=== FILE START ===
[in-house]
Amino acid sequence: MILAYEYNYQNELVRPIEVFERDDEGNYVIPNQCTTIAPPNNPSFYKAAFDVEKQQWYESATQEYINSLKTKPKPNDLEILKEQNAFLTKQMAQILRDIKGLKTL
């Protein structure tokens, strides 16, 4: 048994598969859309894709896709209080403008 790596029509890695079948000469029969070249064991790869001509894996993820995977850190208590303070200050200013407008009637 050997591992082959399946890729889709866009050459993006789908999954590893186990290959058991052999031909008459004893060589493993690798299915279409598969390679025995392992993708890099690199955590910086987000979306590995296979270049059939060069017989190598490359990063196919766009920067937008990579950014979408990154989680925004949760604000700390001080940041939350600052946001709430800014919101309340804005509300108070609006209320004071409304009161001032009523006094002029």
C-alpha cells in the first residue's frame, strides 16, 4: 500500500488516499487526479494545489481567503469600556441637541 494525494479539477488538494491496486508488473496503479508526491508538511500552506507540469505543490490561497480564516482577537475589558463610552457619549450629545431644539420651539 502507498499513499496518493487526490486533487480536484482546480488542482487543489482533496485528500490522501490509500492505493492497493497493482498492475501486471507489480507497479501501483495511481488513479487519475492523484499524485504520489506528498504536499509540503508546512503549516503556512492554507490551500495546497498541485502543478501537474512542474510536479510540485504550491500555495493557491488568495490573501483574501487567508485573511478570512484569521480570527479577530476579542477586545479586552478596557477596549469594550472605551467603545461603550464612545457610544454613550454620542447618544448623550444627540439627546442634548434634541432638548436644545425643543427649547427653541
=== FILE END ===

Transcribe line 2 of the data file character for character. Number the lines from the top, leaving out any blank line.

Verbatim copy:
Amino acid sequence: MILAYEYNYQNELVRPIEVFERDDEGNYVIPNQCTTIAPPNNPSFYKAAFDVEKQQWYESATQEYINSLKTKPKPNDLEILKEQNAFLTKQMAQILRDIKGLKTL